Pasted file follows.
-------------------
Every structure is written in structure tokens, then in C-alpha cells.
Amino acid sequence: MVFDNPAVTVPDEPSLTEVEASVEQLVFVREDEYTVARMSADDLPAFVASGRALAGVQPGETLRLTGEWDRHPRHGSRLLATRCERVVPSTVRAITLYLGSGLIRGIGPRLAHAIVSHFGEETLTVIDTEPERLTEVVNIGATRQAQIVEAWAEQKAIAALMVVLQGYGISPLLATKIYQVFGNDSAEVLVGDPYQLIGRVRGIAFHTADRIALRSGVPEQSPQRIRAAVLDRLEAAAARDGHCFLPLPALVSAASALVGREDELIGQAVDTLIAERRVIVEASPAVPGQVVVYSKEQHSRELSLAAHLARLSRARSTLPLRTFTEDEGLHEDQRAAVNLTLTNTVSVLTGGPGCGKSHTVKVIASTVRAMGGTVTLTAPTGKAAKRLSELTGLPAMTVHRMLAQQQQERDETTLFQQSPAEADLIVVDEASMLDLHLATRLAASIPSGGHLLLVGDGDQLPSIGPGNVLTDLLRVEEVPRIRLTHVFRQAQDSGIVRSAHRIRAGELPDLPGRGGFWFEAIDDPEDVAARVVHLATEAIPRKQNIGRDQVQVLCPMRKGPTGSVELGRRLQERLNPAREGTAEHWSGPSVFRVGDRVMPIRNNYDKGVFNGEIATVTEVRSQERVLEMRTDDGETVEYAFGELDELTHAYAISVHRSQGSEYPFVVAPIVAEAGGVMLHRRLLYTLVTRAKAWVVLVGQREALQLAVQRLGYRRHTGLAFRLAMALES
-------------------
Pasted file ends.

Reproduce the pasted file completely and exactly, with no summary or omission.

Every structure is written in structure tokens, then in C-alpha cells.
Amino acid sequence: MVFDNPAVTVPDEPSLTEVEASVEQLVFVREDEYTVARMSADDLPAFVASGRALAGVQPGETLRLTGEWDRHPRHGSRLLATRCERVVPSTVRAITLYLGSGLIRGIGPRLAHAIVSHFGEETLTVIDTEPERLTEVVNIGATRQAQIVEAWAEQKAIAALMVVLQGYGISPLLATKIYQVFGNDSAEVLVGDPYQLIGRVRGIAFHTADRIALRSGVPEQSPQRIRAAVLDRLEAAAARDGHCFLPLPALVSAASALVGREDELIGQAVDTLIAERRVIVEASPAVPGQVVVYSKEQHSRELSLAAHLARLSRARSTLPLRTFTEDEGLHEDQRAAVNLTLTNTVSVLTGGPGCGKSHTVKVIASTVRAMGGTVTLTAPTGKAAKRLSELTGLPAMTVHRMLAQQQQERDETTLFQQSPAEADLIVVDEASMLDLHLATRLAASIPSGGHLLLVGDGDQLPSIGPGNVLTDLLRVEEVPRIRLTHVFRQAQDSGIVRSAHRIRAGELPDLPGRGGFWFEAIDDPEDVAARVVHLATEAIPRKQNIGRDQVQVLCPMRKGPTGSVELGRRLQERLNPAREGTAEHWSGPSVFRVGDRVMPIRNNYDKGVFNGEIATVTEVRSQERVLEMRTDDGETVEYAFGELDELTHAYAISVHRSQGSEYPFVVAPIVAEAGGVMLHRRLLYTLVTRAKAWVVLVGQREALQLAVQRLGYRRHTGLAFRLAMALES